Master of Media in Journalism and Communication 9503: Shoot for the Heart - Harnessing the Power of Video Storytelling

Jeremy Copeland

Winter 2024

Whether you’re a journalist wanting to draw international attention to the Syrian refugee crisis, working for an aid organization asking for donations to help those refugees, or trying to promote your organization for any other reason, video can be a powerful storytelling tool. Used effectively, video allows viewers to deeply connect with people in your stories. In this course you will learn to use moving pictures and audio to make your viewers care about an issue and to inspire them to take action.

Previous Projects Include: Students have produced videos stories for more than 30 local organizations, including the Make A Wish Foundation, Big Brothers and Sisters, the Boys and Girls Club, the Canadian Women’s Sledge Hockey Team, the Preschool of the Arts, Youth Opportunities Unlimited, the Epilepsy Support Centre and CLAP.


Scholar’s Electives 4400y: Scholar's Electives Capstone Course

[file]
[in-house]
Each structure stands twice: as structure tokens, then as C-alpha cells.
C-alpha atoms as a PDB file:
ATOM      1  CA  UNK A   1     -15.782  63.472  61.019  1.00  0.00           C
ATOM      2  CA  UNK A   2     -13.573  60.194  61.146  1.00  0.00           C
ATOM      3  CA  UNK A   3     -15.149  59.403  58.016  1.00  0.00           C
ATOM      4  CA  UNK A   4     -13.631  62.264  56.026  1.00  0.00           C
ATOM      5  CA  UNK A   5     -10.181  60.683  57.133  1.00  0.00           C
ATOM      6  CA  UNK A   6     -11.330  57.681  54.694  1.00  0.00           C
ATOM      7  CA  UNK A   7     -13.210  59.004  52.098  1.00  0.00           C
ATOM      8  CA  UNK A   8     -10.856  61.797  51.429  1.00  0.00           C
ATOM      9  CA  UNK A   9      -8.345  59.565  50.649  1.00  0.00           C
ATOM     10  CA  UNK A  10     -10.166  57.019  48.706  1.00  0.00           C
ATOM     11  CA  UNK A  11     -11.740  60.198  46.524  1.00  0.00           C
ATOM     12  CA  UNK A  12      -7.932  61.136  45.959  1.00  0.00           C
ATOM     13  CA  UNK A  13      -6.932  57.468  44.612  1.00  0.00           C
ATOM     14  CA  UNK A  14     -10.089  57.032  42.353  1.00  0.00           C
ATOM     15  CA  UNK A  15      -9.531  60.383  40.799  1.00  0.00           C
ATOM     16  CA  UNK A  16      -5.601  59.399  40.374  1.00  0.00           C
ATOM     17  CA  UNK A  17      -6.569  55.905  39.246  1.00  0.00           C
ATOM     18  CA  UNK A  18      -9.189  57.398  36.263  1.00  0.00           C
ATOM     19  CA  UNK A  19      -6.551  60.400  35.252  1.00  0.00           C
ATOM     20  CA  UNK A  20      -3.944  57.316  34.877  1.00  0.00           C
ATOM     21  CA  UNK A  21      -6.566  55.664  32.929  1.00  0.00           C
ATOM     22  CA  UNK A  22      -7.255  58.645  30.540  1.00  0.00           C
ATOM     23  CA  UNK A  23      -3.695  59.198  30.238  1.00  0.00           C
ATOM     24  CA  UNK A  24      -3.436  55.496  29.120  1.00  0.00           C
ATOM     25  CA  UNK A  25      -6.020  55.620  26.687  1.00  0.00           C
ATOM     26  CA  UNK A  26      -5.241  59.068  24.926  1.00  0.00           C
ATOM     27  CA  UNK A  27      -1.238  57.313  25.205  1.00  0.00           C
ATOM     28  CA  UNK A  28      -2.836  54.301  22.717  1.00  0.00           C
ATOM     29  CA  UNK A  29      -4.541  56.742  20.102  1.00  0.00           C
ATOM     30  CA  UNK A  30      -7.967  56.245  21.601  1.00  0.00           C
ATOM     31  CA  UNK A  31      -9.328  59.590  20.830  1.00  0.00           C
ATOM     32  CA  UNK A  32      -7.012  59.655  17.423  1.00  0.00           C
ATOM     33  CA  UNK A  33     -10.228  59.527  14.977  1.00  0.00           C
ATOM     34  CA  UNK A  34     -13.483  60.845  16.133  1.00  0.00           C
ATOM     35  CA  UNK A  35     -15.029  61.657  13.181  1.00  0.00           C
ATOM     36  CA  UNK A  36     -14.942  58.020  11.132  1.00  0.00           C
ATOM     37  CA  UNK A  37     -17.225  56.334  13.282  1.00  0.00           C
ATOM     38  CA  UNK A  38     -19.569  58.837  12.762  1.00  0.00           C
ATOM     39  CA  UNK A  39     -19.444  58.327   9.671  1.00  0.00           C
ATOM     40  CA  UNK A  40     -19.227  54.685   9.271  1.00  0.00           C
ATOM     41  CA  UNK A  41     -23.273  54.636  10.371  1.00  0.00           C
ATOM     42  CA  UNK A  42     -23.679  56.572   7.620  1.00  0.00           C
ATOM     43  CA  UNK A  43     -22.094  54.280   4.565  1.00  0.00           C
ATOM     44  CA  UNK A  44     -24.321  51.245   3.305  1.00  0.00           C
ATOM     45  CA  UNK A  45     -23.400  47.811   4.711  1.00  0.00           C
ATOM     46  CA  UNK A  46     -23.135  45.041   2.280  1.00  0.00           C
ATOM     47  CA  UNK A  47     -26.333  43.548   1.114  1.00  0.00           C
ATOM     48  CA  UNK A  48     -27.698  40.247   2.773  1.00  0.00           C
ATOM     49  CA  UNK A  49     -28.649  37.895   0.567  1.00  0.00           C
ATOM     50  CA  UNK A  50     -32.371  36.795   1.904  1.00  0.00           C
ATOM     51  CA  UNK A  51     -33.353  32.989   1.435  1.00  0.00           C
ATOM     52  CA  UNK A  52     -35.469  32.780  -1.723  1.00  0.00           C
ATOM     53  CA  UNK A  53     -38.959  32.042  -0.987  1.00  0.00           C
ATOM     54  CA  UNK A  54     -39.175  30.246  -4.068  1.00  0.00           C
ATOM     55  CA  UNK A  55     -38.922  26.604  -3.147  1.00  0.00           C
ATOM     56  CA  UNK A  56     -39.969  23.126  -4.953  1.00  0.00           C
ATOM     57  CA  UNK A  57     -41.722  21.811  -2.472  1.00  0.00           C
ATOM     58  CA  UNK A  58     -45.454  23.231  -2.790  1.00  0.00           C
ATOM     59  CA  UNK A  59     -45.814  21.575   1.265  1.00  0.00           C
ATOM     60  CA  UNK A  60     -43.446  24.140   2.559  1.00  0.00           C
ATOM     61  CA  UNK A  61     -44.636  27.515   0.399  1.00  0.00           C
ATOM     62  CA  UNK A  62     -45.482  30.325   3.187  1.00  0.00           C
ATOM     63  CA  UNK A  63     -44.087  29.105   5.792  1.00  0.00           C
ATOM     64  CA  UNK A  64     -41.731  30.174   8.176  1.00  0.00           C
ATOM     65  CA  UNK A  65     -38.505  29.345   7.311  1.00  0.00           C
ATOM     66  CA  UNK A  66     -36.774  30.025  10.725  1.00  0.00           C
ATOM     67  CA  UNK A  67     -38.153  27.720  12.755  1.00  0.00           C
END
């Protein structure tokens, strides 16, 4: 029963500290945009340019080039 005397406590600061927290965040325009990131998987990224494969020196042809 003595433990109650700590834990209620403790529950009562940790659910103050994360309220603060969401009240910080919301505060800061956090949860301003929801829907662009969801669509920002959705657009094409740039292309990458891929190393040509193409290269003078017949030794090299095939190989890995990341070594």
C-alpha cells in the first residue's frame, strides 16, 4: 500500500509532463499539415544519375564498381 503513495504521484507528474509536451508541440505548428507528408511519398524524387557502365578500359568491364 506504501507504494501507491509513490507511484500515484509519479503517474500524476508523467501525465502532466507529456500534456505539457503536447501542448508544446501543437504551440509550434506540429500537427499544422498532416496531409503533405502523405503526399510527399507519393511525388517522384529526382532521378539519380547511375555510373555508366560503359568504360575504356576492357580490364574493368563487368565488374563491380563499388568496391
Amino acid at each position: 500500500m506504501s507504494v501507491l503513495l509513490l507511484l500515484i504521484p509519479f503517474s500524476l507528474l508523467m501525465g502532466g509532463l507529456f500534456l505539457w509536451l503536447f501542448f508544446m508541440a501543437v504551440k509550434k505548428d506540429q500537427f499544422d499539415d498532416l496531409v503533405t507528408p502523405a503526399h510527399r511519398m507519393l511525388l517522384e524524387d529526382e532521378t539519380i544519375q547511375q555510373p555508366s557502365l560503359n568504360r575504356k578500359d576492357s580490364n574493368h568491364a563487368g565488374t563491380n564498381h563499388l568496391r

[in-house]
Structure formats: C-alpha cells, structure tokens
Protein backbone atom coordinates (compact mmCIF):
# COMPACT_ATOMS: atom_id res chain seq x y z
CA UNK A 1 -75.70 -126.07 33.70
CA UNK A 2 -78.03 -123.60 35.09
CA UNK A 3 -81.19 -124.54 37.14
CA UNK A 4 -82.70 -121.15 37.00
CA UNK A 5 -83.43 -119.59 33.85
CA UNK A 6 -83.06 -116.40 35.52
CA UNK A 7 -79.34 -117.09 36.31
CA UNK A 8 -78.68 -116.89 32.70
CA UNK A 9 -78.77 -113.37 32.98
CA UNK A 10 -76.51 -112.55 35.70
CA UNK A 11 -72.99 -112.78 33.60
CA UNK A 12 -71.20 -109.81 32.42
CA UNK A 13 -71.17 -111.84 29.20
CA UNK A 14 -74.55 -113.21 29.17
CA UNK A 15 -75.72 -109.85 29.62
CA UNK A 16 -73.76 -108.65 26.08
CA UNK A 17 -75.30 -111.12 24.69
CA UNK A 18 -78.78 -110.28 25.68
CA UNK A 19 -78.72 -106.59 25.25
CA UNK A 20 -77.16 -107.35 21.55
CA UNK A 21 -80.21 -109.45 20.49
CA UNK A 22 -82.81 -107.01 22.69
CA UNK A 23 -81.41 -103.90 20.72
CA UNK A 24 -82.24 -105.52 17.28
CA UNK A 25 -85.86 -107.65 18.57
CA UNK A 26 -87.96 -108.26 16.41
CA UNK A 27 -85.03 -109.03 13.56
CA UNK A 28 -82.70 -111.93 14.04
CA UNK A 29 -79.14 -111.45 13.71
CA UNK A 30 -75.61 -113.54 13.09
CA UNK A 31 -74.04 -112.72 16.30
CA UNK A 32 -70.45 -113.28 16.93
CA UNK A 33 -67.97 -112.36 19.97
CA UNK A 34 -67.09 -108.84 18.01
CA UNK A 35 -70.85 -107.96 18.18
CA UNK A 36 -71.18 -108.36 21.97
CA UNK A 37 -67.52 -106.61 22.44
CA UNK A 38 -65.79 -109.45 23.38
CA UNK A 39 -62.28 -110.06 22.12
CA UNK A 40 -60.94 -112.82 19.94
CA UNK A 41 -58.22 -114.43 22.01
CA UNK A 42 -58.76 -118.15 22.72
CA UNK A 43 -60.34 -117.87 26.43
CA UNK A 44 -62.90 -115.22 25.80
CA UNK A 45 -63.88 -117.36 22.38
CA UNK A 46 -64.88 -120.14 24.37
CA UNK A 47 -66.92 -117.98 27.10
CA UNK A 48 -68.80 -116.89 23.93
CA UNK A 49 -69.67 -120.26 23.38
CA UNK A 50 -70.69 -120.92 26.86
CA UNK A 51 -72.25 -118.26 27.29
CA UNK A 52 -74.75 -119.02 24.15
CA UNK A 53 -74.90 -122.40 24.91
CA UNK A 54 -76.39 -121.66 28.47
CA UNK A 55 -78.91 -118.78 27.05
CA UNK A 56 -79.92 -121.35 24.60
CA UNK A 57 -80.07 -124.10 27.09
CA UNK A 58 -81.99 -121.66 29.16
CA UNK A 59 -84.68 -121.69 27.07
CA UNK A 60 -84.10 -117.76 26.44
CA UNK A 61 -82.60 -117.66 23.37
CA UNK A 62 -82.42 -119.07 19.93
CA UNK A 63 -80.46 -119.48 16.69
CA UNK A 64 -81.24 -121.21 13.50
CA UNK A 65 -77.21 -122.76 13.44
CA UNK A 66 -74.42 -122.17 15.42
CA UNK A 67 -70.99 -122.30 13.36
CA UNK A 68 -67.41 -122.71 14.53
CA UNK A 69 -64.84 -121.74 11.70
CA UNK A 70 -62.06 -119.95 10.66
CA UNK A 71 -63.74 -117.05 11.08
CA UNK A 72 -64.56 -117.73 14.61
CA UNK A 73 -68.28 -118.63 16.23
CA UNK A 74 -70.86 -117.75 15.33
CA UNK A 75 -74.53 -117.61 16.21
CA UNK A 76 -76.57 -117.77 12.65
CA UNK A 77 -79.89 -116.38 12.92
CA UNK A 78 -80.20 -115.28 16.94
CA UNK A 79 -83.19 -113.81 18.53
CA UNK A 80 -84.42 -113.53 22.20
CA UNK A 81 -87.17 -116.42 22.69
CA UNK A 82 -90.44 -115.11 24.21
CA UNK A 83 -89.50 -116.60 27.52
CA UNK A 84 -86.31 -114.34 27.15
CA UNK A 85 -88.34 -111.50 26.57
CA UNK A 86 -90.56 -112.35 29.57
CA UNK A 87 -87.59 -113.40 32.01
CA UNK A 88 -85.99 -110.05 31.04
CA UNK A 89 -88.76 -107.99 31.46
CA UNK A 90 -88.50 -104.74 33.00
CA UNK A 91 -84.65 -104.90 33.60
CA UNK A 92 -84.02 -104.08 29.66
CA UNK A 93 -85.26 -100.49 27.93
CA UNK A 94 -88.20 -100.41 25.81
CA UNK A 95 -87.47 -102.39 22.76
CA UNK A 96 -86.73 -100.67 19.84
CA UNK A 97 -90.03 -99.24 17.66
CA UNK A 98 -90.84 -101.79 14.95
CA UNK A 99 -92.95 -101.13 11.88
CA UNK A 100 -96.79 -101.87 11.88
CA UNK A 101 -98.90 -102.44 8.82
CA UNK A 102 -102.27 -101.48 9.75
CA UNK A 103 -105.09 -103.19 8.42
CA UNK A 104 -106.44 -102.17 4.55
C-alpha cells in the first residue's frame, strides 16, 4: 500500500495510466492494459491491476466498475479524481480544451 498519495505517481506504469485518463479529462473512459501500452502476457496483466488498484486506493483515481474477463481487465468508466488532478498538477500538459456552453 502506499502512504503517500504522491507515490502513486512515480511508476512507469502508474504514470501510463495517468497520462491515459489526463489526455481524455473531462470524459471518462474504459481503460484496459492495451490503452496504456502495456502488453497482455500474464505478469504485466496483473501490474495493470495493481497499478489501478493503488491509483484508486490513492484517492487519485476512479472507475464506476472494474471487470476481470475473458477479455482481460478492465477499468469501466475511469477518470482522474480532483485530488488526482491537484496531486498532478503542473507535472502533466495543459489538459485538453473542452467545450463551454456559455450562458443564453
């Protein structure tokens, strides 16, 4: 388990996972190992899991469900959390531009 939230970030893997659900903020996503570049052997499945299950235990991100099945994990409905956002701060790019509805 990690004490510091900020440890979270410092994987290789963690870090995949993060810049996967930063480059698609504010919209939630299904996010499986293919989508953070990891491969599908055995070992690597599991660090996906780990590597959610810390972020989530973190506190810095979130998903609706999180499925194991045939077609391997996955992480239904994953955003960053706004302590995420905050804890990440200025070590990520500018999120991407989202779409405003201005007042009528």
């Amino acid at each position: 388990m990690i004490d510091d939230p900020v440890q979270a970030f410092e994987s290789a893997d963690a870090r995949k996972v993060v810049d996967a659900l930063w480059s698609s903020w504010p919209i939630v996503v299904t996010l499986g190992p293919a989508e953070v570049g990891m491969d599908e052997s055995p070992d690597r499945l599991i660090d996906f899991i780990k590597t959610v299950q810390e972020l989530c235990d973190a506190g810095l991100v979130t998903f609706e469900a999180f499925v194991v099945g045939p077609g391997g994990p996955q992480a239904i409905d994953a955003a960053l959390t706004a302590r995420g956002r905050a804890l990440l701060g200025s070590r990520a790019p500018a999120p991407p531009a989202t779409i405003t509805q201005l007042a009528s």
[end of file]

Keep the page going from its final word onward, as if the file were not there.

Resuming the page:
Dr. Karin Schwerdtner, Dr. Andrew Johnson, Dr. Dan Shrubsole, Dr. Brad Urquhart, Dr. Ken Yeung

Full year 2023-2024

Non-profit organizations in the London community are often faced with “wicked problems” that are very difficult to solve due to their complex, contradictory, changing or cross-cutting nature (Weber & Khademian, 2008). Using an approach that blends theory and practice, Scholars Electives students will work in interdisciplinary groups within organizations over the Fall Term to collaborate with organizations to provide insight and recommendations of how to alleviate a “wicked problem” the organization is facing.